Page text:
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Rishi Sunak launches plans to refer those who 'vilify Britain' to Prevent 

Tory leadership candidate announces raft of pledges to tackle 'Islamist extremism', failing to mention threat of the far right
Conservative MP Rishi Sunak gestures during a visit to Teesside Freeport in Redcar, north East England on 16 July 2022 (AFP)
Conservative MP Rishi Sunak at Teesside Freeport in Redcar, northeast England, on 16 July 2022 (AFP)
By Rayhan Uddin in London

Rishi Sunak has announced plans to treat those who "vilify Britain" as extremists to be referred to the government’s controversial Prevent programme, if he becomes the UK’s next prime minister. 

The Conservative Party leadership candidate will widen the definition of extremism to include those who are “vocal in their hatred of our country”, he pledged on Tuesday evening. 

“There is no more important duty for a prime minister than keeping our country and our people safe,” Sunak said. “Whether redoubling our efforts to tackle Islamist extremism or rooting out those who are vocal in their hatred of our country, I will do whatever it takes to fulfil that duty.”

The former UK chancellor claimed that Islamist extremism was “the single largest threat to the UK’s national security”, and added that the Prevent strategy was failing to address it.

He vowed to segregate imprisoned extremists from other inmates, in an attempt to stem the spread of Islamist ideology, and audit publicly funded charities and organisations to weed out those promoting extremism.

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Sunak is competing against Foreign Secretary Liz Truss to become the UK's next premier, following Boris Johnson's resignation last month. 

Far-right extremism 'downplayed'

Maria W Norris, a researcher on terrorism and security at Coventry University, cast doubt on the accuracy of Sunak’s assessment of the threat from "Islamist extremism".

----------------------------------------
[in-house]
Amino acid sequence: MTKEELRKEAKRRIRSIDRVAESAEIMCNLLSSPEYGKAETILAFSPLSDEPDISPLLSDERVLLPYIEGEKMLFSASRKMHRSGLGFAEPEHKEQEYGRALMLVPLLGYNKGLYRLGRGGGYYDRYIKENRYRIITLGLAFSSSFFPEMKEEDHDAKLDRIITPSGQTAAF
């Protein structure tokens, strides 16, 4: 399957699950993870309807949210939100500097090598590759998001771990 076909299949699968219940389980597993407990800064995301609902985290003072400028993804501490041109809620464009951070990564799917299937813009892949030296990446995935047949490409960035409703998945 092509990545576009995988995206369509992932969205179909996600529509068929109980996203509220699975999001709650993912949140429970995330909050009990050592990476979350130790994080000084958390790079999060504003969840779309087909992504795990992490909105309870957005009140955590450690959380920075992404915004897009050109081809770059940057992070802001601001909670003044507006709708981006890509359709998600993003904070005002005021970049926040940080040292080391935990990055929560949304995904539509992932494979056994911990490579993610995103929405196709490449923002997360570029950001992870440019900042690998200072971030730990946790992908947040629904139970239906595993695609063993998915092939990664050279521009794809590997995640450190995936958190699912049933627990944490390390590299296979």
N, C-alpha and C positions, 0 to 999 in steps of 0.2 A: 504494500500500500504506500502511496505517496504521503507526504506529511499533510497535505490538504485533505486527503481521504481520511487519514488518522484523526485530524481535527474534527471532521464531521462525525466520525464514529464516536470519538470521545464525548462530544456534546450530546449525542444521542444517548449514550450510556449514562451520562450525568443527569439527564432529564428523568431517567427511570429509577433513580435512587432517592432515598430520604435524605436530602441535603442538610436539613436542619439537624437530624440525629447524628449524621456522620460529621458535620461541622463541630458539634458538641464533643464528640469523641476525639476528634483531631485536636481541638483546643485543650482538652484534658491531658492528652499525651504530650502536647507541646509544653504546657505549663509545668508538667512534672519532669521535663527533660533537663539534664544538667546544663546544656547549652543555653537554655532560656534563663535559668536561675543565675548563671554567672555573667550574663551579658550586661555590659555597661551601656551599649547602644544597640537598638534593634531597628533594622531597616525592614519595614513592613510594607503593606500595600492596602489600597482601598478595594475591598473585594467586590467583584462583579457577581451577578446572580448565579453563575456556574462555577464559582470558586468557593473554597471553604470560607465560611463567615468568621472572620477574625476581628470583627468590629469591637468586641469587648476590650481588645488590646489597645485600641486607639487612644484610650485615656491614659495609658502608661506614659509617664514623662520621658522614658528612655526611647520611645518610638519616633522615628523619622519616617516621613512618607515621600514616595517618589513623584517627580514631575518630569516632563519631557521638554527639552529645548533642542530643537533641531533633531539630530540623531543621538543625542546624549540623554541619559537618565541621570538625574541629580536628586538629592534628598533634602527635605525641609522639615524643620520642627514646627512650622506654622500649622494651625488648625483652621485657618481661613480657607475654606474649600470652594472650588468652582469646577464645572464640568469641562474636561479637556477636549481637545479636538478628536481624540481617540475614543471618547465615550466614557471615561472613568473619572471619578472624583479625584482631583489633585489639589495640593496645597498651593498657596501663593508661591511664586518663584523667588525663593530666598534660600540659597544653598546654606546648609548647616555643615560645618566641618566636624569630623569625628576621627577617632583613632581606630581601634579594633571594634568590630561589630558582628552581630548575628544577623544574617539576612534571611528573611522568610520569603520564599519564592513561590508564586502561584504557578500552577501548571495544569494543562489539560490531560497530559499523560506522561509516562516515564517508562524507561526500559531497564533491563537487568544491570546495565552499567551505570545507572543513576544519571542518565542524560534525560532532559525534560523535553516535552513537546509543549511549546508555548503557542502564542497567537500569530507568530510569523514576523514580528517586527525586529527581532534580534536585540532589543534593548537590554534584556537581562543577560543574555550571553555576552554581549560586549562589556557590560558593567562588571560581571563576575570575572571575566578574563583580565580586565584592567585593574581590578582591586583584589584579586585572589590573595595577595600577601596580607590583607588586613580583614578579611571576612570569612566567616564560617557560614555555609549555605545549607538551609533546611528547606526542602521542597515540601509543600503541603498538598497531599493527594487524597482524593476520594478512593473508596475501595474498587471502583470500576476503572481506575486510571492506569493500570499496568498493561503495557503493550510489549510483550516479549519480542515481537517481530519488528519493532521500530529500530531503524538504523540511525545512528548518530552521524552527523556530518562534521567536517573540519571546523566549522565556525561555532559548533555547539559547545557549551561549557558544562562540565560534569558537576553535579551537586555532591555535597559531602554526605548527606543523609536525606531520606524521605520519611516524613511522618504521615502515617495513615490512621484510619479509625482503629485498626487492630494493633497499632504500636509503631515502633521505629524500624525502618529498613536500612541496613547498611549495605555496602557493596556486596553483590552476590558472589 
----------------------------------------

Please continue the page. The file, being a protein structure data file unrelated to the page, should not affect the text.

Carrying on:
“It is difficult to ascertain which threat is the most significant, because this is a judgment call,” she told Middle East Eye. “But for years now, the police, experts and even those engaged with Prevent have been saying the threat from far-right extremism is as significant as that from Islamic extremism.” 

Sunak failed to mention far-right extremism in his pledge, which the UK parliament's intelligence and security committee warned last month was on “an upward trajectory”. 

“Sunak’s proposals reveal the inherent flaws in the Prevent strategy: that it is in essence a political football designed to appease divisive ideologues rather than combat terrorism,” a spokesperson for the Muslim Council of Britain (MCB) told MEE. 

'Sunak’s proposals reveal the inherent flaws in the Prevent strategy: that it is in essence a political football designed to appease divisive ideologues' 

- MCB spokesperson 

“Will it include those who vilify footballers playing for our country while they speak out against racism? Will it include those very loud voices in the mainstream press who vilify our country by frequently railing against minorities?” 

Norris accused the leadership candidate of feeding into “a systematic move to downplay the threat from the far right” - citing a leak from a widely criticised review of Prevent which claimed that mainstream rightwing views were being unfairly punished by the programme. 

Leading human rights and civil liberties organisations in the UK have boycotted the long-delayed review, authored by William Shawcross, accusing the government of using the process to try to “whitewash” its counterterrorism strategy.

Several people took to social media to accuse Sunak of seeking to punish people for “thought crimes” and impinge upon free speech. 

His campaign team told The Telegraph that the policy would not include criticism of the government and was not legally binding. 

“Prevent has targeted Muslims from the start, and that is by design,” said Norris. “But this also will target dissent more generally, and even those who are campaigning for Scottish independence, for example.” 

The MCB echoed those sentiments, stating that the new policy would not only impact British Muslims, but society at large. 

“Everyone will be affected. Our fundamental civil rights, including that to freedom of expression and protest, for example, face grave risk when the state gains more power to police what we are allowed to say.”

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